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Alternative names
  • Zanskari[1]
  • Zaskari[2]:197
  • Zanaskari[3]
  • Jhanskar
Country of origin India, specifically Zanskar valley of Ladakh, Jammu and Kashmir
Breed standards
Indigenous Horse Society of India Breed standards
Equus ferus caballus

The Zaniskari or Zanskari is a breed of small mountain horse or pony from Ladakh, in Jammu and Kashmir state in northern India.[4] It is named for the Zanskar valley or region in Kargil district.[5] It is similar to the Spiti breed of Himachal Pradesh, but is better adapted to work at high altitude.[6] Like the Spiti, it shows similarities to the Tibetan breeds of neighbouring Tibet.[2]:197 It is of medium size, and is often grey in colour. The breed is considered endangered, as there are only a few hundred alive today, and a conservation programme has been started in India.

Physical characteristics[edit]

The Zaniskari is strong, compact and well built, and is particularly adapted to work in the hypoxic environment of Ladakh.[5]:60 Height is usually between 120 and 140 centimetres (11.3 and 13.3 hands);[1] thoracic circumference is 140–150 cm (55–60 in) and body length about 95–115 cm (38–45 in). The most usual horse coat colour is grey; bay, "brown", black and chestnut also occur.[4]


In 1977 the population of Zaniskari horses was estimated at 15,000–20,000.[3] The breed was listed as "not at risk" by the FAO in 2007.[7] However, it has been endangered by indiscriminate cross-breeding with other horses and it is thought that only a few hundred pure-bred animals now remain, mainly in the valleys of Ladakh, including the Zanskar Gorge from which the breed takes its name.[1] The Animal Husbandry Department of Jammu and Kashmir operates a farm at Padum, Zanskar, for the breeding and conservation of the breed.[1]

In 2007, a study was published that examined genetic variation among five Indian equine breeds—the Zanskari, Manipuri, Marwari, Spiti and Bhutia. Based on analysis of microsatellite DNA, the Zanskari was found to have the greatest genetic distance from the Marwari, and a much closer genetic distance to the other three breeds.[8] The distance from the Marwari was not only genetic, but seen in physical characteristics, particularly height and environmental adaptability. The physical differences were attributed to differing ancestries: the Marwari horse is closely associated with the Arab, while the four other breeds are thought to have descended at least in part from the Tibetan pony. None of the breeds in the study were found to be closely genetically associated with the Thoroughbred.[8]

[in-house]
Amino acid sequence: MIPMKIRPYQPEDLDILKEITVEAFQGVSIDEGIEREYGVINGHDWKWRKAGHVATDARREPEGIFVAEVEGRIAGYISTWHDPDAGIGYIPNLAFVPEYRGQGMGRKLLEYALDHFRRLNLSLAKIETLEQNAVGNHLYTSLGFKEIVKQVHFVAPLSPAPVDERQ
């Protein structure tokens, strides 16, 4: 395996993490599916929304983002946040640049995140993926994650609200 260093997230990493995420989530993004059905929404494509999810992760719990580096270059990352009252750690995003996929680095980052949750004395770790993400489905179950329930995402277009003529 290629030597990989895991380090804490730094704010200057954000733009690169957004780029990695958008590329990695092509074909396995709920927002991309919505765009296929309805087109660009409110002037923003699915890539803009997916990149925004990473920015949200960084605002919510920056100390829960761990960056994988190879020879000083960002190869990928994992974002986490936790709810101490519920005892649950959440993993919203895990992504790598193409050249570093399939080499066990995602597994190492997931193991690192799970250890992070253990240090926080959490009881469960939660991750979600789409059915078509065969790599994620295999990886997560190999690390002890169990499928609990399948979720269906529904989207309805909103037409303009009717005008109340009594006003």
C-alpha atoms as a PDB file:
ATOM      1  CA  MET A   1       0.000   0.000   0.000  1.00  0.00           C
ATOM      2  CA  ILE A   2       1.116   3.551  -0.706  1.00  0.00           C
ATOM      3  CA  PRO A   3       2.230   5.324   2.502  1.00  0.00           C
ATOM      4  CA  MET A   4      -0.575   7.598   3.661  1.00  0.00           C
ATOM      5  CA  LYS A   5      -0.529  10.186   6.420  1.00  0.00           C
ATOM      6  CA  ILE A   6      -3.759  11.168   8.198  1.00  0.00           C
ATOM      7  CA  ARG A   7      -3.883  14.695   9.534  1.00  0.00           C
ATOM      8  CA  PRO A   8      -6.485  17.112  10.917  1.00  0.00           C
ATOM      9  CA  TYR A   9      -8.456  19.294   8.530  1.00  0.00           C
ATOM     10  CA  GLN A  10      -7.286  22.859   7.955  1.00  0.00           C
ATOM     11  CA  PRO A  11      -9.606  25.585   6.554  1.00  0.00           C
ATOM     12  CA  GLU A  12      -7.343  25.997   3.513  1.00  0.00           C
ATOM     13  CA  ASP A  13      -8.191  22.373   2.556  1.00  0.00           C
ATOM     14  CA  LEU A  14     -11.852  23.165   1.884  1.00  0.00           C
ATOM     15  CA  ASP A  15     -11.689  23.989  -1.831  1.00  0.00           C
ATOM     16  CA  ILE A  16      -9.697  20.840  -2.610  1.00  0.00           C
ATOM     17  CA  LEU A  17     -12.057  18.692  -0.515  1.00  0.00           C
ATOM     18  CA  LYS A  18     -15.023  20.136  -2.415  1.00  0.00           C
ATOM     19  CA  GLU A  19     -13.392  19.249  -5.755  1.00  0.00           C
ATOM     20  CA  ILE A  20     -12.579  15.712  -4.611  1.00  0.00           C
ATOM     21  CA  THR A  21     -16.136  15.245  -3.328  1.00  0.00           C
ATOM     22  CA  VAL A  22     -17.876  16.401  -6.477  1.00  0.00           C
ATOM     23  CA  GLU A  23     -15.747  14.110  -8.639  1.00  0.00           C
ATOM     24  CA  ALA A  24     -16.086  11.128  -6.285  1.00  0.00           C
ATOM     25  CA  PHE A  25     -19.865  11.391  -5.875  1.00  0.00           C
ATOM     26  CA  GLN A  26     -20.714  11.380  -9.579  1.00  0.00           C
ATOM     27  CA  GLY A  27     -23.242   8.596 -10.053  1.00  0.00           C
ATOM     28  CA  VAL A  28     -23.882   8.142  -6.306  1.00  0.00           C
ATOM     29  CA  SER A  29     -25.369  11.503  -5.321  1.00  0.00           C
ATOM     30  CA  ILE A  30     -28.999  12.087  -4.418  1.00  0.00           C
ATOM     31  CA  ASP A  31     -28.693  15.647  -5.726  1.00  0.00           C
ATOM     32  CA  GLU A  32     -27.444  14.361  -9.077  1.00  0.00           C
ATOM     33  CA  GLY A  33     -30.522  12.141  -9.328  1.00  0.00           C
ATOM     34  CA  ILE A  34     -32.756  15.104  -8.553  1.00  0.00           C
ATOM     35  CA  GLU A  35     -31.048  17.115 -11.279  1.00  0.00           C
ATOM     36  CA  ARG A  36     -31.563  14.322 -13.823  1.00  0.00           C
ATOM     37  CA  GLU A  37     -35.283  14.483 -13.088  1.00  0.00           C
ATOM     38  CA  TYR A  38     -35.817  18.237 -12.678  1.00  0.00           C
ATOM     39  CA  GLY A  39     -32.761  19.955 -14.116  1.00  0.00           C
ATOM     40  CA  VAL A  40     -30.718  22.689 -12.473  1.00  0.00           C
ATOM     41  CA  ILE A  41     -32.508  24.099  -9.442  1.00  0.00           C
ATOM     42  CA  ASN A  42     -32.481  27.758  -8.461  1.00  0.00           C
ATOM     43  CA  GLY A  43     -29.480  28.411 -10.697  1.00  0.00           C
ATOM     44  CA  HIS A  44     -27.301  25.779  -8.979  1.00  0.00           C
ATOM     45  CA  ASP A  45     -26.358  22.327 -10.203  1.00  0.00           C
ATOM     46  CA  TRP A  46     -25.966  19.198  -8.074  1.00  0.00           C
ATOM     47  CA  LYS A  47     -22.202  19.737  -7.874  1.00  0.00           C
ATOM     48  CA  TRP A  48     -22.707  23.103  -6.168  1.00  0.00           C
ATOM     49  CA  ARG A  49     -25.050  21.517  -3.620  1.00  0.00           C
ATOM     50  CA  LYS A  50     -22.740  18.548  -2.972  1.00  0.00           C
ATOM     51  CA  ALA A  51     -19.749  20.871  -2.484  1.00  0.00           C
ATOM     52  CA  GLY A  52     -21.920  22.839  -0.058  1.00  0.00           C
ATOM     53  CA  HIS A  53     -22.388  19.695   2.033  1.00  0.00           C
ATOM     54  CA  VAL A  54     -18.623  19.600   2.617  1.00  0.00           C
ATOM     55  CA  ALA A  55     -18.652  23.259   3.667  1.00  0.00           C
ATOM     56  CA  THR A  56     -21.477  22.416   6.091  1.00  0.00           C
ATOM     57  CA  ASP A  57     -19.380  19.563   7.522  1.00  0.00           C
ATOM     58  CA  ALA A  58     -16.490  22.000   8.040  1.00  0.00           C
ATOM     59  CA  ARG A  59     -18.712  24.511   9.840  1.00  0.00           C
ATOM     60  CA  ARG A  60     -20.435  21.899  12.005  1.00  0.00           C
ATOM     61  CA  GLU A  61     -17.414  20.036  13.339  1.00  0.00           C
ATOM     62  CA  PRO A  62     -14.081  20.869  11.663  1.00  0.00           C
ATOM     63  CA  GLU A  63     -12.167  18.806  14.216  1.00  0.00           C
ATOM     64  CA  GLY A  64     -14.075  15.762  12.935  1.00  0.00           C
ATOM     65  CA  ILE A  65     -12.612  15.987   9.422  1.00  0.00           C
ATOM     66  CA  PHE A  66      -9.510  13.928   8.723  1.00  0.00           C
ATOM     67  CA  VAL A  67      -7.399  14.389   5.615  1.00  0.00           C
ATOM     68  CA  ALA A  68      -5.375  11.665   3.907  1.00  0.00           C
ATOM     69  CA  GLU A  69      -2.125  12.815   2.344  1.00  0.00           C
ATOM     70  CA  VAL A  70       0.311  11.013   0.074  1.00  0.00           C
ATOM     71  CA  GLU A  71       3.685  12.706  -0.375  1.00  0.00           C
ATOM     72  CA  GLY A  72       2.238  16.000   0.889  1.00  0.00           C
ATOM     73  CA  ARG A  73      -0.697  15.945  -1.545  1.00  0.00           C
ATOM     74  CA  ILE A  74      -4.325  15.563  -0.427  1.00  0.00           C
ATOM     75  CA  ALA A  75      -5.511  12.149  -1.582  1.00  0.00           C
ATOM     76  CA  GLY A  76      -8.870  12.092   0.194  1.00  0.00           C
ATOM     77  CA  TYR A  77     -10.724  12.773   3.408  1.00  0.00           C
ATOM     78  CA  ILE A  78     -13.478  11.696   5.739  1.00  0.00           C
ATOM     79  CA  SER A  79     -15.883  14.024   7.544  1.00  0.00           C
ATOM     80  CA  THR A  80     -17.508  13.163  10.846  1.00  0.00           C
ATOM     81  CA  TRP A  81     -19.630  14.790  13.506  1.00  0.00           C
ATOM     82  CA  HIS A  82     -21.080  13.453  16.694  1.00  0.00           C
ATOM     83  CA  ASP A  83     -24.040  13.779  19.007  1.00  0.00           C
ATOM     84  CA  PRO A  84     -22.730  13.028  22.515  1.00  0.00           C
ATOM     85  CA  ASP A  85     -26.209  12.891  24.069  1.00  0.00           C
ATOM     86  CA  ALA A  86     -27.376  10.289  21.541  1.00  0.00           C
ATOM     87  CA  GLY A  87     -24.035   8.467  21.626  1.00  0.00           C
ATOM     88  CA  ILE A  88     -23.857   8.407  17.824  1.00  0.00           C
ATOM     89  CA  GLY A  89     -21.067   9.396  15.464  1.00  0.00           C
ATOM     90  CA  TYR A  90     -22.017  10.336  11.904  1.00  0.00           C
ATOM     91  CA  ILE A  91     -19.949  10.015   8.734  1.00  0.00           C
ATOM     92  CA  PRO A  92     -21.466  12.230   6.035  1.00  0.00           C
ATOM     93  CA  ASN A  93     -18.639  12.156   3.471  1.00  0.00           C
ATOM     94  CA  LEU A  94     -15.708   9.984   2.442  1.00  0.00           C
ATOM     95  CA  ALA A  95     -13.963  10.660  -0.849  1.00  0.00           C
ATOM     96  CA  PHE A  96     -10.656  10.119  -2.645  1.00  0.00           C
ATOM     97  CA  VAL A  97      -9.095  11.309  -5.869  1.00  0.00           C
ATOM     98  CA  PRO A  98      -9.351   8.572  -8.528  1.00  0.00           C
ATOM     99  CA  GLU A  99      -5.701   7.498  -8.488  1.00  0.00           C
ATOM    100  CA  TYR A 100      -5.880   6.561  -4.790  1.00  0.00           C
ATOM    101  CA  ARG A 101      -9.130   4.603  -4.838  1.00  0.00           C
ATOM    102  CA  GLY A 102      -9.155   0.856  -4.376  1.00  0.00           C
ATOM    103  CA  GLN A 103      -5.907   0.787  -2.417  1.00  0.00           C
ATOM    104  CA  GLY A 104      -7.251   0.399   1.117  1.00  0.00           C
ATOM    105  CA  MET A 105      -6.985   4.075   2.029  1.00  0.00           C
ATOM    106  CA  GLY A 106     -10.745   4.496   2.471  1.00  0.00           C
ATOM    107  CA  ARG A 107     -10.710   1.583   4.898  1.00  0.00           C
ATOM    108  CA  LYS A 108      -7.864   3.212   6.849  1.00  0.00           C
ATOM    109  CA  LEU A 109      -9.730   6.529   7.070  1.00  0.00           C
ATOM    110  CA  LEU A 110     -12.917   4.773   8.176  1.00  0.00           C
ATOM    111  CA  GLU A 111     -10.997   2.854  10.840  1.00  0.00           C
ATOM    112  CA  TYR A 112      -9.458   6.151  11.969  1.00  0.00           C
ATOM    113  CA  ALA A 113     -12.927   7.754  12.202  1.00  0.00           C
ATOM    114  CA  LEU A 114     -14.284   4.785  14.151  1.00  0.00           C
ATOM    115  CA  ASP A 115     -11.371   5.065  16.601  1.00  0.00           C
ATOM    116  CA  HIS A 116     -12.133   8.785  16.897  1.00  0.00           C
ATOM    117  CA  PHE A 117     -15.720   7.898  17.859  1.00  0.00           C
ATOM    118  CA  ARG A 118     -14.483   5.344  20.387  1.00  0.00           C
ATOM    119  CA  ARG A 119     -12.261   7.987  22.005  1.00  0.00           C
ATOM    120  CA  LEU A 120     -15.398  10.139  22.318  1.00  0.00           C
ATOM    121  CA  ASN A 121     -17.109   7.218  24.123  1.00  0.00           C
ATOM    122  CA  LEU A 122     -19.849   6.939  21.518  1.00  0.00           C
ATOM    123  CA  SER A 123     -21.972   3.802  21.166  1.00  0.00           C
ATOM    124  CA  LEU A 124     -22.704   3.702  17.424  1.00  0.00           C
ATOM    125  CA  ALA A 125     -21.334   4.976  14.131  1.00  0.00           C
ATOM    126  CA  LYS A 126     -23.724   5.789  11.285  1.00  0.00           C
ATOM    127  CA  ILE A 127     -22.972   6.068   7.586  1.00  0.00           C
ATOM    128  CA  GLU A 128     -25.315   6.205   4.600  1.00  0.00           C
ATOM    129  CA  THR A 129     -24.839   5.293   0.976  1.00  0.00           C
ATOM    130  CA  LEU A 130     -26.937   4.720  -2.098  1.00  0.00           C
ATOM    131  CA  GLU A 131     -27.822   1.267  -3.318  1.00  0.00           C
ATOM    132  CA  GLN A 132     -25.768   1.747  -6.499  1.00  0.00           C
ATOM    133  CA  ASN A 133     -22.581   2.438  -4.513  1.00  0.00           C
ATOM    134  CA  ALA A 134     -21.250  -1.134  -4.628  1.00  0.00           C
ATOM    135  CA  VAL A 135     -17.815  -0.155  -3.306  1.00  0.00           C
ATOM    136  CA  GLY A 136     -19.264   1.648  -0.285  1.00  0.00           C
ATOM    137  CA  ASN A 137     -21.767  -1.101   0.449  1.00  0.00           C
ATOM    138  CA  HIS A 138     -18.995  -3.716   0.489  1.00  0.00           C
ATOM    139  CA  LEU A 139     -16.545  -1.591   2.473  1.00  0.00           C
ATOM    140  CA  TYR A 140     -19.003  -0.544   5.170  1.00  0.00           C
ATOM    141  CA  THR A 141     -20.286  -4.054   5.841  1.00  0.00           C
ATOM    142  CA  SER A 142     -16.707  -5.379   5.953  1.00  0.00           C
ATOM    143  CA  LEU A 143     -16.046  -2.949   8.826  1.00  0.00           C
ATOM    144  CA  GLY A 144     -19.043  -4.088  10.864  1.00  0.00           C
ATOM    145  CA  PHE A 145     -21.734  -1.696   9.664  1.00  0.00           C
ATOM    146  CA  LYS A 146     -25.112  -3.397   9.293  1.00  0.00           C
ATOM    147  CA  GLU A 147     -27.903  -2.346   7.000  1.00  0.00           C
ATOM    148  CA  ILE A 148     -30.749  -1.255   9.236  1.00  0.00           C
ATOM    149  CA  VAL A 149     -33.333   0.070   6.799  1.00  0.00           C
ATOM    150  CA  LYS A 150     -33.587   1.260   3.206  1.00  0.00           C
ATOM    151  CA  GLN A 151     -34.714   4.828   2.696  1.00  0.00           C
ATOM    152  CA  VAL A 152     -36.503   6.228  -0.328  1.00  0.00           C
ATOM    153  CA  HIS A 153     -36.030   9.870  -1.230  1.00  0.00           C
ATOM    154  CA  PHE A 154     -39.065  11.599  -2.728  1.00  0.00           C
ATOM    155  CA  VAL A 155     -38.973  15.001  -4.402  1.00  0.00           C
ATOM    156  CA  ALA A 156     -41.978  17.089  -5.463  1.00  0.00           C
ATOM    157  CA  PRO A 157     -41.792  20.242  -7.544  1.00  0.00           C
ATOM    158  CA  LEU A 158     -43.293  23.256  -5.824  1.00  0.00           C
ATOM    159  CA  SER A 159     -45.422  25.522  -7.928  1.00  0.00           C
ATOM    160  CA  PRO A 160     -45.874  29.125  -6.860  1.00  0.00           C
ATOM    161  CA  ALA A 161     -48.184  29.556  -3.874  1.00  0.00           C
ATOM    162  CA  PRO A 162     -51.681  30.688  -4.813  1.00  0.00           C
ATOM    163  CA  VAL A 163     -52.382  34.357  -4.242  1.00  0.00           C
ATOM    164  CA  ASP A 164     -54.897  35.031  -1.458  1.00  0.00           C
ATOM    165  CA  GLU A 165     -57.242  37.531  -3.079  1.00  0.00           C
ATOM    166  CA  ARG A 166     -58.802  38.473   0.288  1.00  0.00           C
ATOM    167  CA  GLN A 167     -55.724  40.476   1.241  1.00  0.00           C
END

1. ^ a b c d Equines in India: Horses: Zanskari Horse. Indian Council of Agricultural Research: National Research Centre on Equines. Accessed June 2015.
  2. ^ a b Elwyn Hartley Edwards (1994). The Encyclopedia of the Horse. London; New York; Stuttgart; Moscow: Dorling Kindersley. ISBN 0751301159.
  3. ^ a b Zaniskari Pony/India. Domestic Animal Diversity Information System of the Food and Agriculture Organization of the United Nations. Accessed June 2015.
  4. ^ a b Brief on Zanskari Ponies. Indigenous Horse Society of India. Accessed June 2015.
  5. ^ a b G. S. Gujral (1996). Changing Perspectives Of Biodiversity Status In The Himalaya. New Delhi: British Council Division, British High Commission. ISBN 9788190065108.
  6. ^ About Indian Horses. Indigenous Horse Society of India. Accessed June 2015.
  7. ^ Barbara Rischkowsky, D. Pilling (eds.) (2007). List of breeds documented in the Global Databank for Animal Genetic Resources, annex to The State of the World’s Animal Genetic Resources for Food and Agriculture. Rome: Food and Agriculture Organization of the United Nations. ISBN 9789251057629. Accessed June 2015.
  8. ^ a b Behl, R.; Behl, J.; Gupta, N.; Gupta, S.C. (May 2007). "Genetic relationships of five Indian horse breeds using microsatellite markers". Animal. 1 (04): 483–488. doi:10.1017/S1751731107694178.